[% Women for Leading or Winning Candidate] – [% Men for Leading or Winning Candidate] = Gender Gap

The Women's Vote describes the division in women’s support for major party candidates in any given race. It is the percentage-point advantage that one candidate has over the other among women voters – that is, the difference in women’s support for the Democratic and Republican candidates.

[% Women for Leading Party’s Candidate] – [% Women for Trailing Party’s Candidate] = Women's Vote

This distinction is important because even when women and men favor the same candidate, they usually do so by different margins, resulting in a gender gap.  For example, we frequently see a gender gaps even in races where the women’s vote breaks for the Republican - i.e., where more women voters prefer the Republican candidate than the Democratic candidate. The FACTS on Why Women’s Votes Matter
  • Women vote in higher numbers than men and have done so in every election since 1964. In 2012, 9.8 million more women than men voted. Women have voted at higher rates than men since 1980. In 2012, 63.7% of eligible female adults went to the polls, compared to 59.8% of eligible male adults. Even in midterm elections, when voter turnout is lower among men and women, women vote in higher numbers and at higher rates than men.
  • More women than men register to vote. Some 81.7 million women were registered to vote in 2012, compared to 71.4 million men.
  • There has been a gender gap in every presidential election since 1980. In the 2012 election, women were 10 percentage points more likely than men to vote for Barack Obama (55% of women vs. 45% of men), according to the exit poll conducted by Edison Research. Gender gaps were also evident in major races for governor and the U.S. Senate in 2012, with women’s votes critical to Democratic candidates’ success.
  • There also has been a gender gap in congressional voting in every recent midterm election. In 2010 there was a 6-point gender gap, with 51% of women compared with 57% of men voting for the Republican candidate in their district.  In 2006, there was a 4-point gender gap, with 56% of women and 52% of men voting for the Democratic candidate in their district. 
Gender, Voting, and the 2014 Election The tables below report the gender gaps and women’s vote evident in polls in the 11 most competitive U.S. Senate contests and 18 most competitive gubernatorial contests in 2014.  In most (but not all) races the women’s vote favors the Democratic candidate.  Gender gaps are evident in all races, although some are within the margin of error for the poll. The results reported here are from the latest polls available via Real Clear Politics where gender breakdowns were made publicly available. Two polls are reported in Georgia’s Senate and gubernatorial races because the gender results – both from the same time period – differed significantly. Competitive Senate Contests
State Candidate Overall Gender Gap Women's Vote Women  Men Date/Source
AK Mark Begich (D) Dan Sullivan (R) 44% 48% 20 pts. +17% Begich 54% 37% 34% 57% NYTimes/CBS News/YouGov (Oct. 16-23)
AR Mary Pryor (D) Tom Cotton (R) 41% 49% 15 pts. +4% Pryor 46% 42% 35% 57% Public Policy Polling Oct. 30 -Nov. 1)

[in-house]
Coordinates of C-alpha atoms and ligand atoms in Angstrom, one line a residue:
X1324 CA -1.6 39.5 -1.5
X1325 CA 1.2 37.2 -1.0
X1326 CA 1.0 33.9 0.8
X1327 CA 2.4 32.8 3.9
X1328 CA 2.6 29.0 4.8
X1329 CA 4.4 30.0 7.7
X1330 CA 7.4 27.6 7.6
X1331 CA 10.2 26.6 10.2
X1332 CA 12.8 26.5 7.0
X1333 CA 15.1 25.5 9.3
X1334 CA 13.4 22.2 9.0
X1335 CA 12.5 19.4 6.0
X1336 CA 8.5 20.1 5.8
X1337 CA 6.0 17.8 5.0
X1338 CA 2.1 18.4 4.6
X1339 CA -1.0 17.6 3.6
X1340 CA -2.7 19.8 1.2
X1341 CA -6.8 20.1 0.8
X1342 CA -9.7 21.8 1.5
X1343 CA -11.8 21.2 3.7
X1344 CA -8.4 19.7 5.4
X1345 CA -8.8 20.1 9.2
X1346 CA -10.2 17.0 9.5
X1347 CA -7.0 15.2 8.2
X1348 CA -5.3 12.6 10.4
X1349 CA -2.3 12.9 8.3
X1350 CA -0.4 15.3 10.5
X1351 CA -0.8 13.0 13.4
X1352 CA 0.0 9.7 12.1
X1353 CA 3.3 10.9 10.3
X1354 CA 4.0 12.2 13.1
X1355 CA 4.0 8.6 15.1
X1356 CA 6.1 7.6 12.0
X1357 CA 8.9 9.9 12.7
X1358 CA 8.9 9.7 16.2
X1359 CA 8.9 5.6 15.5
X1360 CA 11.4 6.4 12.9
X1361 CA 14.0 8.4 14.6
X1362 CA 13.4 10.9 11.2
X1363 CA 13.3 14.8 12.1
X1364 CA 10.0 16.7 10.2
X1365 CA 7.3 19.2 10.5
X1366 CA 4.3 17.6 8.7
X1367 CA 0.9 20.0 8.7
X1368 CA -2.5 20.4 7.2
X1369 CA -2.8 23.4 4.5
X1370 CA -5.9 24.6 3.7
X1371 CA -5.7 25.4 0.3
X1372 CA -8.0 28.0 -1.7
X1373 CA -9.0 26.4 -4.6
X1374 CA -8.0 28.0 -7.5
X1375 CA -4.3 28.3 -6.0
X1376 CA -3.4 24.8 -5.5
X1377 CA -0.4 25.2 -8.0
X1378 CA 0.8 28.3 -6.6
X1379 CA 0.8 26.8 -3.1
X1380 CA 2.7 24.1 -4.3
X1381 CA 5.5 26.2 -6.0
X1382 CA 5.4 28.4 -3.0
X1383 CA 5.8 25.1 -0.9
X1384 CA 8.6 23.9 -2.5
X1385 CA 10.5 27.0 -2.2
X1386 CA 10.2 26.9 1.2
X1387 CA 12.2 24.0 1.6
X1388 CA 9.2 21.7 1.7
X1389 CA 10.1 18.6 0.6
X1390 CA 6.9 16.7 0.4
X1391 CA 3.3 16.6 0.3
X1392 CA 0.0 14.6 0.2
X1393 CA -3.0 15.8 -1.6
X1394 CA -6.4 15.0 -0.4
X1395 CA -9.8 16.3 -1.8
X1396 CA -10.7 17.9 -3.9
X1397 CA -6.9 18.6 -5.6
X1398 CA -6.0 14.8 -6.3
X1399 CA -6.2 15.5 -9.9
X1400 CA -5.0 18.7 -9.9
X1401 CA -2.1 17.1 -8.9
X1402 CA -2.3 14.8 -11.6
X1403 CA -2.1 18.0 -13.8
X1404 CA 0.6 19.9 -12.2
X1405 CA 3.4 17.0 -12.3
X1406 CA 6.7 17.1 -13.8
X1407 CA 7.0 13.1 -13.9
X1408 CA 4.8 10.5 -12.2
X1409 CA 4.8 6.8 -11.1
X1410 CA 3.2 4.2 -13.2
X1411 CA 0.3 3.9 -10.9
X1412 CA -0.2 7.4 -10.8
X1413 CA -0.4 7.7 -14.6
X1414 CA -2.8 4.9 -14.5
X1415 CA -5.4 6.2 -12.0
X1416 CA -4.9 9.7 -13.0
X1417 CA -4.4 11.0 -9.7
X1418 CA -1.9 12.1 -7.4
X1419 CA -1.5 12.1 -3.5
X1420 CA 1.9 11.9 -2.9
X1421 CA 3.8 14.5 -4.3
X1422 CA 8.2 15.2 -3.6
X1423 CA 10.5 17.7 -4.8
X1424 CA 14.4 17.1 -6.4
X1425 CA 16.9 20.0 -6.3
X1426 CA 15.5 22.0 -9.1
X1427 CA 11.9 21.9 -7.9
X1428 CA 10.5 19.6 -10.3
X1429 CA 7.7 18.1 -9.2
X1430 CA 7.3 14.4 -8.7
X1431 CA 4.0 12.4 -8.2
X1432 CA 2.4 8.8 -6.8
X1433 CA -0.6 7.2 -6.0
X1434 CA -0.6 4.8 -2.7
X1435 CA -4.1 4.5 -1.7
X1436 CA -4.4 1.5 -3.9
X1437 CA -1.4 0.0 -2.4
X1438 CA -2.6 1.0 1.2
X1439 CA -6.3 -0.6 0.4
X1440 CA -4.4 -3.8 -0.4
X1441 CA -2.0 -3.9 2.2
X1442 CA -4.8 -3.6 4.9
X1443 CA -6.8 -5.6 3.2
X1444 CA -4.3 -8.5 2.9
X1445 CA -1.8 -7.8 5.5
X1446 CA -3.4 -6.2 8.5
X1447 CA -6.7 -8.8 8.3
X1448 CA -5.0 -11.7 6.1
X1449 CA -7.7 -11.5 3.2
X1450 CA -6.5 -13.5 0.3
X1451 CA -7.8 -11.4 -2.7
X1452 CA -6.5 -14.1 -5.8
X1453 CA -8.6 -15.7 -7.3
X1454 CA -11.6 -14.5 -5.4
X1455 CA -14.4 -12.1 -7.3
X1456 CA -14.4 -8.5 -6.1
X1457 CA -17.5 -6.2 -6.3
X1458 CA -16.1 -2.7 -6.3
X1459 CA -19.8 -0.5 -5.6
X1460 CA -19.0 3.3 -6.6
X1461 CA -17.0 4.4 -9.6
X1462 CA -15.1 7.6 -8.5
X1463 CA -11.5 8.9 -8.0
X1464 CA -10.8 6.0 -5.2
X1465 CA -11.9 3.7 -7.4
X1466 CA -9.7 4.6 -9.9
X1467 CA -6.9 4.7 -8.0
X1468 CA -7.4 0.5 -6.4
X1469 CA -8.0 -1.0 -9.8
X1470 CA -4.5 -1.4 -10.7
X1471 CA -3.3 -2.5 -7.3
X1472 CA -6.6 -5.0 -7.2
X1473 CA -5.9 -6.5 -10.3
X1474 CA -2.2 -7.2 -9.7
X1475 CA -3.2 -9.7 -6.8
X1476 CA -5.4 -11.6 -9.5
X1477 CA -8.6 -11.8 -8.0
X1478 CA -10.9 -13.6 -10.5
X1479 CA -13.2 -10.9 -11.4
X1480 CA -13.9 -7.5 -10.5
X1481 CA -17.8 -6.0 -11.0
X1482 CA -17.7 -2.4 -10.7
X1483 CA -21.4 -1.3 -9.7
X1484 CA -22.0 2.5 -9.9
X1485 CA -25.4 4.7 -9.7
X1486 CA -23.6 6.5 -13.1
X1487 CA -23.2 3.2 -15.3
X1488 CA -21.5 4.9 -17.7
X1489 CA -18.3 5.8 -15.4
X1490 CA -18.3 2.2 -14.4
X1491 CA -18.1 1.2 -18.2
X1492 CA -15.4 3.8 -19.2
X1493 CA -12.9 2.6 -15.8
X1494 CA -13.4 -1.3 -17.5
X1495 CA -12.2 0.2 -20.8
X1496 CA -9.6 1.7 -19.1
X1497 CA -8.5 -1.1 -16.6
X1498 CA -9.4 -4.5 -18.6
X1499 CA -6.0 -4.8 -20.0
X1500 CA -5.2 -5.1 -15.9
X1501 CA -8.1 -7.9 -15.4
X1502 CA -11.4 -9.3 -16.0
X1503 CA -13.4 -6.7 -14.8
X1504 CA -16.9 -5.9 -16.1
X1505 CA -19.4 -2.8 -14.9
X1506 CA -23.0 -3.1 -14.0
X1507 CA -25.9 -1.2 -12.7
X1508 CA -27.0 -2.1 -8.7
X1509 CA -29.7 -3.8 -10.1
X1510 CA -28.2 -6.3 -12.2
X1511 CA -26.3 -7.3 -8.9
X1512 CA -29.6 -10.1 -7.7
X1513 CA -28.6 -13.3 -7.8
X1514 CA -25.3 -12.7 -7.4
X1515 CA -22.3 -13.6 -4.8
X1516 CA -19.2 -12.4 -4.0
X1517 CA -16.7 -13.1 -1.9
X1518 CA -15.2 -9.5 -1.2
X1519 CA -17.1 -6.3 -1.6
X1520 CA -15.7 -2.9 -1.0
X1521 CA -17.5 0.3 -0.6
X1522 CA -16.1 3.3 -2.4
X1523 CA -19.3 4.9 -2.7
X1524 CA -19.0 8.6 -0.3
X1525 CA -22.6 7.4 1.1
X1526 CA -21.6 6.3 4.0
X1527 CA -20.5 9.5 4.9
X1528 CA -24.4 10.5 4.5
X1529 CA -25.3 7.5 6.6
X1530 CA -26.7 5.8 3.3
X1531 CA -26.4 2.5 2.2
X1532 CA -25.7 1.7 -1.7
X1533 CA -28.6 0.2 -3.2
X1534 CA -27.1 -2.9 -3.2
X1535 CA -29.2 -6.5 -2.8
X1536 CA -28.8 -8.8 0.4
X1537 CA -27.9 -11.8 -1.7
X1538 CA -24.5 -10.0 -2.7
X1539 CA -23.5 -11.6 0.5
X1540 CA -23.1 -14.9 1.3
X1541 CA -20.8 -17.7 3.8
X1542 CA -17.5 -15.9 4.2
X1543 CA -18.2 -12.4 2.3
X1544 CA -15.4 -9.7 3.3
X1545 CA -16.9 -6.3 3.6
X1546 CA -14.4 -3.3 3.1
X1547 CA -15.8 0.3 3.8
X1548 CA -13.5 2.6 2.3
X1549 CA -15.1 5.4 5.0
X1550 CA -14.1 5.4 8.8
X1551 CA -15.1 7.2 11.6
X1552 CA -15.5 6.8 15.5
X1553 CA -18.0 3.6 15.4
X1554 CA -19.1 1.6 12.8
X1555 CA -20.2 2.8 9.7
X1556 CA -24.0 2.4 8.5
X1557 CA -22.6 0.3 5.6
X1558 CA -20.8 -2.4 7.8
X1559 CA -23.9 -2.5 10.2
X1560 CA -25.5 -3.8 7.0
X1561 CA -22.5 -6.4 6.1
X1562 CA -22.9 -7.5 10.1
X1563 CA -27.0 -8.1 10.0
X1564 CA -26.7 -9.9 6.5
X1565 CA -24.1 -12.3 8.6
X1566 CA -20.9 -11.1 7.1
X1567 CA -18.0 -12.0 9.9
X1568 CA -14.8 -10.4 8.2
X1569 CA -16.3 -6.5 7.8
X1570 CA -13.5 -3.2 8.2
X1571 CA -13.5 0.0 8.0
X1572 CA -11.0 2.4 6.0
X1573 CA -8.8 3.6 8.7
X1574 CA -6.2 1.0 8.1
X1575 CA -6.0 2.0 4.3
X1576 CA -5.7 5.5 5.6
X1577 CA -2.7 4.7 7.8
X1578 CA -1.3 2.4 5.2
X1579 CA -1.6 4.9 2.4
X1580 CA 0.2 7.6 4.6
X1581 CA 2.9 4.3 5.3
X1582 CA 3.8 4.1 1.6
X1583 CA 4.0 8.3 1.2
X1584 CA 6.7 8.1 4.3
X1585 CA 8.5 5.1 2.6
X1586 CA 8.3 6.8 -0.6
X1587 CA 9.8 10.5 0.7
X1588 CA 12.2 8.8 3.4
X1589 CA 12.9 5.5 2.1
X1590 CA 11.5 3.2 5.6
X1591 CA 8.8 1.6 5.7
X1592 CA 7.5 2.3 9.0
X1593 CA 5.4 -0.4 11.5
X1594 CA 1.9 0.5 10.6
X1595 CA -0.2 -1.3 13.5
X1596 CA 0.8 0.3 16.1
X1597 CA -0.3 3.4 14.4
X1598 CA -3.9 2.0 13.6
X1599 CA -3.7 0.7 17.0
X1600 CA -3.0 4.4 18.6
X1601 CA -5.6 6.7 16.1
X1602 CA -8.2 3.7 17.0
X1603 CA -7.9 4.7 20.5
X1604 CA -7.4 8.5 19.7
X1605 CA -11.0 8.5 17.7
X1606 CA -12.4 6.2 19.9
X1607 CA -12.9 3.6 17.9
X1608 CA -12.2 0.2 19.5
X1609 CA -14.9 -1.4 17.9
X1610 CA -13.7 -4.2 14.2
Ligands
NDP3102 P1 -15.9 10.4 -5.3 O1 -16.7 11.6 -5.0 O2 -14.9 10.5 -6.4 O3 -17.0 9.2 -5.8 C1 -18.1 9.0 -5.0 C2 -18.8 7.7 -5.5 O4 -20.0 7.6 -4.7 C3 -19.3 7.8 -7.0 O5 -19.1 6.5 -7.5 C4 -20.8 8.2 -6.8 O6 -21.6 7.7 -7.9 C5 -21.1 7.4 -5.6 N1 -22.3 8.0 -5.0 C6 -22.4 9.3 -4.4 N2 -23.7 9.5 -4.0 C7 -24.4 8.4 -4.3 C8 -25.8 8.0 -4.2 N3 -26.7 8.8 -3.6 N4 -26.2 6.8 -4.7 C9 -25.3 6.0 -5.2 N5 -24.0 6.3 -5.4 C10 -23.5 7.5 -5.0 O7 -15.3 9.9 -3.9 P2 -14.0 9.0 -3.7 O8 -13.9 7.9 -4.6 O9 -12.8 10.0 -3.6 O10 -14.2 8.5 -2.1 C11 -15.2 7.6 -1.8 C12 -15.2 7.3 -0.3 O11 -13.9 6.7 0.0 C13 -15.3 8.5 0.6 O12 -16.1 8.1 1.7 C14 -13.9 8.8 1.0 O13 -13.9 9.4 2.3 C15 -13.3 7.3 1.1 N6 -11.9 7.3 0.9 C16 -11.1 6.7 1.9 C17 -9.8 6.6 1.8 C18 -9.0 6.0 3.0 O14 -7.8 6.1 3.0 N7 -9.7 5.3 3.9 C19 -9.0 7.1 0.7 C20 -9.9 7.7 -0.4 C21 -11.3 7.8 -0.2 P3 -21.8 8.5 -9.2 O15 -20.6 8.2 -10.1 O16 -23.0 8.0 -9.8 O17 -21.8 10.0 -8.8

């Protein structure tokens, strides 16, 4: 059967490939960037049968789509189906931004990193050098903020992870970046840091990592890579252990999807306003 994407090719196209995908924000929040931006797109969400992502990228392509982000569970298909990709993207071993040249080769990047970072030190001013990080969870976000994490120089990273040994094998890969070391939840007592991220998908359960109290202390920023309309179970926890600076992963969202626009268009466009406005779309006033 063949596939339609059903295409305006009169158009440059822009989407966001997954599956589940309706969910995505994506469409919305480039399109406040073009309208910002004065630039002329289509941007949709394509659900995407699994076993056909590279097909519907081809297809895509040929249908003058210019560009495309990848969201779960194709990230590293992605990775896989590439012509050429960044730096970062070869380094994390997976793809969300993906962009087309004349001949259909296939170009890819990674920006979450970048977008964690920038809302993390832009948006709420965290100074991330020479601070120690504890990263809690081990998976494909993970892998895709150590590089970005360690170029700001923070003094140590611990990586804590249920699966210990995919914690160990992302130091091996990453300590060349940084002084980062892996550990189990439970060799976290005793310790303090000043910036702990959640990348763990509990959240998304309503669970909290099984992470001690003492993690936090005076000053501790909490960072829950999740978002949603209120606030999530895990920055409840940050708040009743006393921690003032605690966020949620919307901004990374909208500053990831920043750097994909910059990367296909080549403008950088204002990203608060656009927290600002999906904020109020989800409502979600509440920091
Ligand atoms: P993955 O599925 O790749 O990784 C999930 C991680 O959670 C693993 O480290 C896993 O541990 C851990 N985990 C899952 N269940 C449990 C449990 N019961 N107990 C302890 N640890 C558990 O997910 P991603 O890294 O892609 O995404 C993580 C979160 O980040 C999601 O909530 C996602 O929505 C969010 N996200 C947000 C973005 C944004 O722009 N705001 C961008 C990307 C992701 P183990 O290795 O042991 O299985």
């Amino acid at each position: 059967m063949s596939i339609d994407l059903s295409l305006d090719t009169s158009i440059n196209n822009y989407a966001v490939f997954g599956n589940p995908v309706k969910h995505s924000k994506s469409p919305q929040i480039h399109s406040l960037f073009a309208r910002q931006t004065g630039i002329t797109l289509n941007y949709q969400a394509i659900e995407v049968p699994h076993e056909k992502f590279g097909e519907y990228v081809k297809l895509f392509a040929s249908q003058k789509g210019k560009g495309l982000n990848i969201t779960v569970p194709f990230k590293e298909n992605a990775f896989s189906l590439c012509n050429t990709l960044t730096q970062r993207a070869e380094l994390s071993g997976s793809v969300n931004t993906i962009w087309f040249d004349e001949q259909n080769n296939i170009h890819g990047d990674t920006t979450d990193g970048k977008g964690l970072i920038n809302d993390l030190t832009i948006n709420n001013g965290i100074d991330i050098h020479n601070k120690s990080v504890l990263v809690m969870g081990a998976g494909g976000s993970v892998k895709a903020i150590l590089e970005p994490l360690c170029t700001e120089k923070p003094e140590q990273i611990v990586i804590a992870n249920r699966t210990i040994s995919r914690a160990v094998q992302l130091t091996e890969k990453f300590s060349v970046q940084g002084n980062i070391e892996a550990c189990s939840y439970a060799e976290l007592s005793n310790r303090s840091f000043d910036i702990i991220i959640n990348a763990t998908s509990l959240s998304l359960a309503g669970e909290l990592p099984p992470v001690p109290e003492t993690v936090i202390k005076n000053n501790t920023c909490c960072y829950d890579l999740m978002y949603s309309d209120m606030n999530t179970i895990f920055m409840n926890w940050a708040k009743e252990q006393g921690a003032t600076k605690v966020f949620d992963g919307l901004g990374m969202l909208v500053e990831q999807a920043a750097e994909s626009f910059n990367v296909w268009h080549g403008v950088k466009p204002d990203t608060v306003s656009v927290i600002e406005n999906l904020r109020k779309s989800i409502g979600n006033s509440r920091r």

CO Mark Udall (D) Cory Gardner (R) 44% 46% 11 pts. +6% Udall 47% 41% 40% 52% Denver Post/SurveyUSA (Oct. 27-29)
GA Michelle Nunn (D) David Perdue (R) 46.6% 47.4% 14 pts. +12% Nunn 53% 41% 39% 55% WSB/Landmark (Oct. 29)
Michelle Nunn (D) David Perdue (R) 44% 48% 2 pts. +2% Perdue 45% 47% 43% 49% NBC/Marist Poll (Oct. 27-30)
IA Bruce Braley (D) Joni Ernst (R) 41% 51% 14 pts. +7% Braley 51% 44% 36% 58% Des Moines Register (Oct. 28-31) 
KS Greg Orman (I) Pat Roberts (R) 44% 43% 4 pts.  +7% Orman 46% 39% 42% 47% Fox News (Oct. 28-30)
KY Alison Lundergan Grimes (D) Mitch McConnell (R) 41% 50% 3 pts.  +7% McConnell 42% 49% 41% 52% NBC/Marist Poll (Oct. 27-30)
LA Mary Landrieu (D) Bill Cassidy (R) 45% 50% 15 pts. +7% Landrieu 50% 43% 39% 58% NBC/Marist Poll (Oct. 27-30)
NC Kay Hagan (D) Thom Tillis (R) 43% 42% 8 pts. +8% Hagan 47% 39% 39% 46% Fox News (Oct. 28-30)
NH Jeanne Shaheen (D) Scott Brown (R) 49% 49% 11 pts. +11% Shaheen 54% 43% 43% 54% American Research Group (Oct. 27-29)
VA Mark Warner (D) Ed Gillespie (R) 51% 44% 3 pts.  +10% Warner 53% 43% 50% 45% Christopher Newport University (Oct. 23-29) 
The gender gap in competitive Senate races, based on the most recent polls, ranges from 2 to 20 points. In all but two contests, the women’s vote favors the Democratic candidate by anywhere between 4 and 17 percentage points. In Kentucky, the latest NBC/Marist Poll shows Republican Mitch McConnell leading Democrat Alison Lundergan Grimes among both men and women voters (+7 percentage points among women), but a gender gap of 3 points is evident, with men more likely than women to support McConnell. In Georgia, the latest NBC/Marist Poll shows Republican David Perdue leading Democrat Michelle Nunn among both men and women voters (+2 percentage points among women voters), with women voters 2 percentage points less likely to support Perdue than men (2-point gender gap).  However, there is a 14- point gender gap in the WSB/Landmark Poll from Georgia over the same time period, and the women’s vote advantages Nunn by 12 percentage points. Competitive Gubernatorial Contests

State

Candidate

Overall

Gender Gap

Women's Vote

Women

Men

Date/Source

AK Sean Parnell (R) Bill Walker (I)